Sarah Sharp
I like to joke that my child had attention-deficit/hyperactivity disorder (ADHD) since before he was born. The little guy never sat still in the womb--ever--and that didn't change once he waltzed into the world. Then he learned how to walk and talk, and he hasn't sat still or stopped talking ever since. As the exhausted mother of a child with ADHD who sometimes feels desperate for one moment of elusive silence, I often wonder: can he outgrow ADHD?
Mary-Elizabeth Schurrer
In my own experience, boundaries are frequently talked about in the mental health community as pillars of self-care, but all too often, it's unclear how to create and reinforce those healthy boundaries. I define boundaries as an instruction manual for which behavioral dynamics, communication habits, and interpersonal treatment I either will or won't tolerate in my relationships—and life overall.

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Comments

Laura A. Barton
You're so welcome. I'm glad my blog was able to help you feel less alone and more seen with this. It's great to hear that you've got methods you're trying to overcome the depressive feelings, and while it can sometimes seem like they're not working, I encourage you to keep at it if you feel like they do help a bit. Or it may be worth exploring other options. Don't forget to take breaks and practice self-care as well so that the toll on your mind is as little as possible. You've got this!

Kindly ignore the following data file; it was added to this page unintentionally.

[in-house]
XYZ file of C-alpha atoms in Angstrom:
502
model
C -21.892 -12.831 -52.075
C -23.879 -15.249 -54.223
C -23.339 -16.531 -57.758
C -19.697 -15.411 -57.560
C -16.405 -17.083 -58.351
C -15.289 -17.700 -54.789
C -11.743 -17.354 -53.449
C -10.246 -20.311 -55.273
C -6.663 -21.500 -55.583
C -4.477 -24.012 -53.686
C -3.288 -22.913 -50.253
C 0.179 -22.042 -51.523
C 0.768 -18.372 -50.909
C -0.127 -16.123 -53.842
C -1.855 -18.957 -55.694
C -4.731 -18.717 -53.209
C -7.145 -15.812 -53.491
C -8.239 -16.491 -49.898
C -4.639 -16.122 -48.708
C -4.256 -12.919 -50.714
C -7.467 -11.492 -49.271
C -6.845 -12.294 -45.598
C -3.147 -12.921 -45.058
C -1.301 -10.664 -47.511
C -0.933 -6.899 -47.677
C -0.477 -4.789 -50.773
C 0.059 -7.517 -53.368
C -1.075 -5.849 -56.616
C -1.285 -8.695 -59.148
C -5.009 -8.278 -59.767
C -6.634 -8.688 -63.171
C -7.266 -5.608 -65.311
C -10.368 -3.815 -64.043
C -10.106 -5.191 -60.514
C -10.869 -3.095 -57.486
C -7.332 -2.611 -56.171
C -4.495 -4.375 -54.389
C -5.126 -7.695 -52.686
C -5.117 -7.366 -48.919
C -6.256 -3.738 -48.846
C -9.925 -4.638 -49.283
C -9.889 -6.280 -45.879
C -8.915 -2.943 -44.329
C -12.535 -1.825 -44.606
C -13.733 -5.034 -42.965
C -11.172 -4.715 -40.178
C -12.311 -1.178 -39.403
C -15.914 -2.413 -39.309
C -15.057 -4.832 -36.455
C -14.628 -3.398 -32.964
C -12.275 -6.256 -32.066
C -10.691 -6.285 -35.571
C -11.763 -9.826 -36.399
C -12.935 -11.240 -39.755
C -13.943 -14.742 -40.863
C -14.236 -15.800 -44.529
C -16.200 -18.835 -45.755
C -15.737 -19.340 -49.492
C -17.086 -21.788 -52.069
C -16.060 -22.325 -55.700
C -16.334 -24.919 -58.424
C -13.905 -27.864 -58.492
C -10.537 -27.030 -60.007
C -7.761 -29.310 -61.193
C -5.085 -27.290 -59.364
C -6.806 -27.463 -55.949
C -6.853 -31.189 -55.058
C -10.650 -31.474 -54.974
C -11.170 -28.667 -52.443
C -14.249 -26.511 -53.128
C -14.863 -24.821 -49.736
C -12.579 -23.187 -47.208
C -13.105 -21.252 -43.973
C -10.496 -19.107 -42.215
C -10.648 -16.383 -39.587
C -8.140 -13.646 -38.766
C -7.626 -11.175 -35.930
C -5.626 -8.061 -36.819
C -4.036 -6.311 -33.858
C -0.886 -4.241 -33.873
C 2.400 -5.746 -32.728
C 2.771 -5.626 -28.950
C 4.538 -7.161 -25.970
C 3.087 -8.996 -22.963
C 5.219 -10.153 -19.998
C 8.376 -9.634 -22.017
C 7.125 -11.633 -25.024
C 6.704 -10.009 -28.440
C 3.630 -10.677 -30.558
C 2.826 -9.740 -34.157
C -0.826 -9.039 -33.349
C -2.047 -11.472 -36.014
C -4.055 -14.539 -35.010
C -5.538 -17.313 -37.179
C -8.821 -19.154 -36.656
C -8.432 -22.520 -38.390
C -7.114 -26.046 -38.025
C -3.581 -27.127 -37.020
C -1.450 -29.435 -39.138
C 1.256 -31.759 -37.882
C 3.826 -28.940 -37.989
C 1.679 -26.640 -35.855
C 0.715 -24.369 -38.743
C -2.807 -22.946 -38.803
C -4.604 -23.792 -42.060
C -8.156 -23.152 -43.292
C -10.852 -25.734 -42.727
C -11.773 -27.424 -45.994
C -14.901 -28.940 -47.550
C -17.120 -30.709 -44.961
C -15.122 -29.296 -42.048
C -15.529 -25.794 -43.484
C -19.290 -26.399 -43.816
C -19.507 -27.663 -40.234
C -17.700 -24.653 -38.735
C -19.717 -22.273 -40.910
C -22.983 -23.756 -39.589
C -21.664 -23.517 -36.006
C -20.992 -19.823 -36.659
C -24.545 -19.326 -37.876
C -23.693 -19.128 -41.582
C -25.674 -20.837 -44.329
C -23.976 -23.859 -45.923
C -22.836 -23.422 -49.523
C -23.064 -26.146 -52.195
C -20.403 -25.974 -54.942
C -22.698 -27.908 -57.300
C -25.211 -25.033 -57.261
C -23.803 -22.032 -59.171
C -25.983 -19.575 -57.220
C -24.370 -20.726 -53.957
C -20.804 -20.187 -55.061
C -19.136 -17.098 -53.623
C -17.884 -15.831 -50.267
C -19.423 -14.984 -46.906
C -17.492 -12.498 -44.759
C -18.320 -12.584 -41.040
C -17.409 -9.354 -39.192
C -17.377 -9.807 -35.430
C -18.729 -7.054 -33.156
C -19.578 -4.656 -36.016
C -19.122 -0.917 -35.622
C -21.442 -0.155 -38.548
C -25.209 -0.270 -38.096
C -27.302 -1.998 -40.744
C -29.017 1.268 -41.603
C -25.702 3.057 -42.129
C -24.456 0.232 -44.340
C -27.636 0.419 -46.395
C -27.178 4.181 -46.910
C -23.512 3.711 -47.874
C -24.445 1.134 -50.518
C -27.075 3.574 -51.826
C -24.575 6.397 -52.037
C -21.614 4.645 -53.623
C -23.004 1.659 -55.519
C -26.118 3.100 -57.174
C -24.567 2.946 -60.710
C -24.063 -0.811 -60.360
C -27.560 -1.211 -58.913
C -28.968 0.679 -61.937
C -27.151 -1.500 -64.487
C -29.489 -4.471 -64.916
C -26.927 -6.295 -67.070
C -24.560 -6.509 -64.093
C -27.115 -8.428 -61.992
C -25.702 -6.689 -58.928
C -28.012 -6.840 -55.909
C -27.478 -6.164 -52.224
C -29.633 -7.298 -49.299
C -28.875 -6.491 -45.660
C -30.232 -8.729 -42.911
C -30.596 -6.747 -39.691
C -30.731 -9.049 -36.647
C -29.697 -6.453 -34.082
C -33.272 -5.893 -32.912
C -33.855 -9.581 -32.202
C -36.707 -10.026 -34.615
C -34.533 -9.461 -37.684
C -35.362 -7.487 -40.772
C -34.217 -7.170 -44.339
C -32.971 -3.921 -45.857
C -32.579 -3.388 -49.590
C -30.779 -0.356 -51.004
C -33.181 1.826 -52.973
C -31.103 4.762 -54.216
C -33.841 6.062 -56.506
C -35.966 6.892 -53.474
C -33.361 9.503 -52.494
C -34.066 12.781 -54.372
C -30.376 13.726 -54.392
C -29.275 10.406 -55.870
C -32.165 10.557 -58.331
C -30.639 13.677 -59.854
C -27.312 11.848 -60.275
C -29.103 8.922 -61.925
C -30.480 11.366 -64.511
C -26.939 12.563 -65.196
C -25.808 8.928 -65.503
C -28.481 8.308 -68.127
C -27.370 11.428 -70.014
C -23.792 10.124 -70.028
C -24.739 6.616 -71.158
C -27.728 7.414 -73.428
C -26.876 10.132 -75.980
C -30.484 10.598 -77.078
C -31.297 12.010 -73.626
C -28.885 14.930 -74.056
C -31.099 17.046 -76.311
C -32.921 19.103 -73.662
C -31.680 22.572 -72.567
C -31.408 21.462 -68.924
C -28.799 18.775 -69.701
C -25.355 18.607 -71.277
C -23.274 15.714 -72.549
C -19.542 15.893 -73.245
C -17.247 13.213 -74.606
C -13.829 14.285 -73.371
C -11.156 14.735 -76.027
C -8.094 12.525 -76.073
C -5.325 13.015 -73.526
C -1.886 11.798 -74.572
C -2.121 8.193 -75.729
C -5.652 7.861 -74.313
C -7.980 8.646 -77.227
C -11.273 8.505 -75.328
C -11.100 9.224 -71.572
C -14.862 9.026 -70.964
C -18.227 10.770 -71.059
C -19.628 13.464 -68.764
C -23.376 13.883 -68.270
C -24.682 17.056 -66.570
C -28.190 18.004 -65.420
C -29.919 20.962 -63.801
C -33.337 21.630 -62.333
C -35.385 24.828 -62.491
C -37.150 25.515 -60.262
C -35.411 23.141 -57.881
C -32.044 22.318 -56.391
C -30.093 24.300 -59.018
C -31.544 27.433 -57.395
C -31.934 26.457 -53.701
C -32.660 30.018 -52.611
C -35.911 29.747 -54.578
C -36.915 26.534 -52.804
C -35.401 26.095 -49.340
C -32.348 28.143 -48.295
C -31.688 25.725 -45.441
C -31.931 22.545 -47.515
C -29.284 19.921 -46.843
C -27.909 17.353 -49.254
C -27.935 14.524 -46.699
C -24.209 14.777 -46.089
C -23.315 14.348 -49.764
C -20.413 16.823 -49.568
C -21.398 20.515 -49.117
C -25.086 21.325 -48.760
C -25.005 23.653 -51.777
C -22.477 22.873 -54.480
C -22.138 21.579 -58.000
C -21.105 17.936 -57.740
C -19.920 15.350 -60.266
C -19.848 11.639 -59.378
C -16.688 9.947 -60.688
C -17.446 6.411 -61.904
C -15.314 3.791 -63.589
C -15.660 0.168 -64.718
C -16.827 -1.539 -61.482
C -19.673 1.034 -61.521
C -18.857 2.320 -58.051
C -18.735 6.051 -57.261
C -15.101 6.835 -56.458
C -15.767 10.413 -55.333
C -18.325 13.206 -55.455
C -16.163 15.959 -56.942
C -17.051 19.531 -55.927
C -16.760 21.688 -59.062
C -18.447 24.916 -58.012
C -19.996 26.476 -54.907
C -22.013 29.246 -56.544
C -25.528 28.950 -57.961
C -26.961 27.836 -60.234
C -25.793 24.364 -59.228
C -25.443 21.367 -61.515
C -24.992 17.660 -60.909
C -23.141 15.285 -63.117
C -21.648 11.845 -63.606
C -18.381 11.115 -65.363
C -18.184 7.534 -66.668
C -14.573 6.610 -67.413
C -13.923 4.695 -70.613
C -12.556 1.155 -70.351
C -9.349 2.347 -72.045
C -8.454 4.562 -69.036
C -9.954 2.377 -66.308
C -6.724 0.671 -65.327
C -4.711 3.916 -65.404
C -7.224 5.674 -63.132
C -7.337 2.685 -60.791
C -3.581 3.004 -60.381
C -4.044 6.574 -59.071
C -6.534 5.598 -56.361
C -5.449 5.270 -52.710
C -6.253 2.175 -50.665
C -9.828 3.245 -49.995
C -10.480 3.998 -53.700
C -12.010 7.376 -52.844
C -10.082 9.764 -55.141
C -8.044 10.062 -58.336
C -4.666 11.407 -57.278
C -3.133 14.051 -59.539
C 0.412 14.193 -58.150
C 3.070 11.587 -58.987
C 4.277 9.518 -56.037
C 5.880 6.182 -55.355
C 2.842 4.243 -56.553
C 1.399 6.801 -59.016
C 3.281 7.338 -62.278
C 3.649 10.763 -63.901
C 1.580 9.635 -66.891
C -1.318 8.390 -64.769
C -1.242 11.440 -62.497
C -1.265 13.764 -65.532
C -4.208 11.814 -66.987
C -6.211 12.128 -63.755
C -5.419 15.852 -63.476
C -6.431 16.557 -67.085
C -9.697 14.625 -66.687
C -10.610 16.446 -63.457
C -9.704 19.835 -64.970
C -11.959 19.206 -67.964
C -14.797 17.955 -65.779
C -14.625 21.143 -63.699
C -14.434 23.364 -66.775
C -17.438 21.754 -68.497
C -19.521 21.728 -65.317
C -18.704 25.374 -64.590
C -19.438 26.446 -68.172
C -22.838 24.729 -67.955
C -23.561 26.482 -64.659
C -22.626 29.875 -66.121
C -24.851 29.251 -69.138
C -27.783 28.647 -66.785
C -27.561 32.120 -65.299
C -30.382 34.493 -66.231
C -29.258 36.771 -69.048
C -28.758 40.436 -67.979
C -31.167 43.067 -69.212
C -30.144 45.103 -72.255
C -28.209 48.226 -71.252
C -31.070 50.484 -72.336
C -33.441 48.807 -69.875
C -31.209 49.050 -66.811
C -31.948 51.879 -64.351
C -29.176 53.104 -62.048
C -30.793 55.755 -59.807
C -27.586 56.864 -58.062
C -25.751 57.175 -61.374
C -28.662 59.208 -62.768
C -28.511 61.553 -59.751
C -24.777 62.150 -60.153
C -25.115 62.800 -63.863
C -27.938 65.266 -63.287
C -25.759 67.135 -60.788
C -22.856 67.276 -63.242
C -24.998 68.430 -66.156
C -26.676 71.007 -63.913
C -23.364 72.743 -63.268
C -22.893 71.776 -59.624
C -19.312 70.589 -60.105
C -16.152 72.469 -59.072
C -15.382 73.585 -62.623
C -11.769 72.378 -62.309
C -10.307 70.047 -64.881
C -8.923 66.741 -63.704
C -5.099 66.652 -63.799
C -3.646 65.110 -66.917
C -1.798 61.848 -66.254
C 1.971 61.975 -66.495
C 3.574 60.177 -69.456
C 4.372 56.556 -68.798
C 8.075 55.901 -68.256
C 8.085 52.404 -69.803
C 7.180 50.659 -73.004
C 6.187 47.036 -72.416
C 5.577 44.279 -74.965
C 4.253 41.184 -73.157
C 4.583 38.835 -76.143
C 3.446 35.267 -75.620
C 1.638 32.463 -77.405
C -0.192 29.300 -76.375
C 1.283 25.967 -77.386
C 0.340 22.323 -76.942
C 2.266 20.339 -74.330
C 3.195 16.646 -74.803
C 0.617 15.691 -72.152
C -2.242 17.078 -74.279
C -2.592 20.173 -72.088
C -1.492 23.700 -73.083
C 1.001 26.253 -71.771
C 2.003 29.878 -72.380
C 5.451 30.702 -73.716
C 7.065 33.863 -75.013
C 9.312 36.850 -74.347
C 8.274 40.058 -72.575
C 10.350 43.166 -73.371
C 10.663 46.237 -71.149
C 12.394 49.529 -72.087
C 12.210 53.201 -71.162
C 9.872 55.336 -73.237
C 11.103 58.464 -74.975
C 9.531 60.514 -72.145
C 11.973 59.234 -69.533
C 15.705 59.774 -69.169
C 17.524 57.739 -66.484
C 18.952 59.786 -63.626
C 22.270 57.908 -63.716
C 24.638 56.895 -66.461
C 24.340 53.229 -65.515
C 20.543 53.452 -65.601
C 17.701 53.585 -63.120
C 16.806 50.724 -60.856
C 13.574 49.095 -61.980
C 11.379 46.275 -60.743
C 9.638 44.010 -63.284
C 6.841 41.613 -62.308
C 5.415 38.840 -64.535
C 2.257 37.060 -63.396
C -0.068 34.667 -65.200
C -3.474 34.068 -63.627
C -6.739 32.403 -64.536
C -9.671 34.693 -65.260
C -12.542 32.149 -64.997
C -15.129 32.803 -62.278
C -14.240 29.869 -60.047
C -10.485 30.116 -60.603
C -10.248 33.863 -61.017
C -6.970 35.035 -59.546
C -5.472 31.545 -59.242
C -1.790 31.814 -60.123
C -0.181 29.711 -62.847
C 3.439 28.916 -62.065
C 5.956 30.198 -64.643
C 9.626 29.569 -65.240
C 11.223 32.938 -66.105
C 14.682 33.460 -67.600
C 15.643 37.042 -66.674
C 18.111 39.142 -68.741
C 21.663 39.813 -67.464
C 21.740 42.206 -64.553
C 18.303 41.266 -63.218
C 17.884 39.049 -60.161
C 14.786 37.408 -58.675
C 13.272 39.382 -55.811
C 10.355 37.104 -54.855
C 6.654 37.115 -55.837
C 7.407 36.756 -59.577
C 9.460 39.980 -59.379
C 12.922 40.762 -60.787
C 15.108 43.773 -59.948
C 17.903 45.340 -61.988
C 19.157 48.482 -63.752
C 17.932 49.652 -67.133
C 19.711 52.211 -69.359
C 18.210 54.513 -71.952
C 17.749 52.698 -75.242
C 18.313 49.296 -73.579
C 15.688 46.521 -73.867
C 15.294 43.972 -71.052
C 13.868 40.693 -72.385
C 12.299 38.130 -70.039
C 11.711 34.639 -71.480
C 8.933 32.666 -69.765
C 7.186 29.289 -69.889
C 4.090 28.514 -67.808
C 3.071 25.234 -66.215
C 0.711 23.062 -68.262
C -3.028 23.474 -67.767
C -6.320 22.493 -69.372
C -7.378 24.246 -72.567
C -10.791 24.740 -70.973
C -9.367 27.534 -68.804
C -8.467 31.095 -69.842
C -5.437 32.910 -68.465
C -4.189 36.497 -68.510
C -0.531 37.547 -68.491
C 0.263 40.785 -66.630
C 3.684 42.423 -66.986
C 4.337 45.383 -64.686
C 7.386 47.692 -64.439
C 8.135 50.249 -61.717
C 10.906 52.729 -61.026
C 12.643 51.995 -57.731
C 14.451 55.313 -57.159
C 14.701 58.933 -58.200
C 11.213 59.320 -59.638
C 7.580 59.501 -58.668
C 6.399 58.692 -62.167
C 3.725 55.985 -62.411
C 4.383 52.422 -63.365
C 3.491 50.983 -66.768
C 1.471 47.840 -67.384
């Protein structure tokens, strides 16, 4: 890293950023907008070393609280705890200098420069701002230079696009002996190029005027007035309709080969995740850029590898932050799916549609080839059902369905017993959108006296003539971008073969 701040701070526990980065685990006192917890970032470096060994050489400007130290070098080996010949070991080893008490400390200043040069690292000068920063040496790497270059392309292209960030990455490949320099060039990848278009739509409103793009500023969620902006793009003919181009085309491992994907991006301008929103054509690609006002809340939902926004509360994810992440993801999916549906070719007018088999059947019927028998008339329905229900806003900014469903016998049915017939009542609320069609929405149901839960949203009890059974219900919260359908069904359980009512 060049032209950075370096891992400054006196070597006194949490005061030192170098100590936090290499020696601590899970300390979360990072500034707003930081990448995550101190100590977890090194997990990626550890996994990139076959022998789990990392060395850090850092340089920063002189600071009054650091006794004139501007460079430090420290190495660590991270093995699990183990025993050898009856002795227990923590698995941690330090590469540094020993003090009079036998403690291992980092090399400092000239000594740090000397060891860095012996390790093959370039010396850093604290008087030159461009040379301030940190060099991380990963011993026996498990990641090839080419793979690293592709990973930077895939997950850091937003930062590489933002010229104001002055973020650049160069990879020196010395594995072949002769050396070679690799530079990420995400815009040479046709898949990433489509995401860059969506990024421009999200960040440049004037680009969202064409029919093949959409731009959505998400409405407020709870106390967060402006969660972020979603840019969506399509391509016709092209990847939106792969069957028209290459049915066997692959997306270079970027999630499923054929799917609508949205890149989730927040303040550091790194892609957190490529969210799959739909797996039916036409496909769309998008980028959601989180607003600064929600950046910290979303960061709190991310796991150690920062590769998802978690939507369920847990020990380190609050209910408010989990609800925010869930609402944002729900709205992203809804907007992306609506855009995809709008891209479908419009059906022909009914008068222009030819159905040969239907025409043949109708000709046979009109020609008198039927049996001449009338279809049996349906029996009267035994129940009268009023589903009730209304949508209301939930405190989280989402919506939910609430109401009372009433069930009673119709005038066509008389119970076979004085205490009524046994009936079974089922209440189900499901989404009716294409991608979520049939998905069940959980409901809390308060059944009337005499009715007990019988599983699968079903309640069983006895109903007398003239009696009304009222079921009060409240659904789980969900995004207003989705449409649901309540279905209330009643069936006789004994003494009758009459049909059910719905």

Laura A. Barton
You're definitely not alone! It's a strange feeling when you're happy but also dealing with depression, but it's totally possible. For me, being alone brings it out a lot as well.
Rizza Bermio-Gonzalez
Hi Lizanne,

It is such a good point that consistency is key! Taking the time to pause and reflect - and consistently do so - can be such a simple but impactful strategy for dealing with anxiety.

Thank you for sharing your thoughts!

Hope all is well,
Rizza
Bella
Amazing. Just amazing. You don't understand how many questions this article answers. How can I be the most happy person I know yet at the same time the most empty, numb, and anxious person? Now I know. I always felt very carefree and typically I am... until I get home or alone with my thoughts. I start building up my anxiety (or the people I live with build it up for me) and I end up feeling stuck, trapped, sensitive, and hopeless. Like I can never escape. I've been practicing meditation and affirmations, but its difficult to keep that positive energy around when people bring you down every day. It starts to take a toll on your mind. I know I will live to lead a good impowering life and this article helped my feel more seen and more able to fight the depressing thoughts. Thank you.
Morgan
I thought it was just me... Im always happy. The happiest in my entire friend group. I feel content overall with my life but when im alone or at home with the people i live with, i just feel trapped, stuck, and empty. I had no idea that it was possible to be a happy person with depression.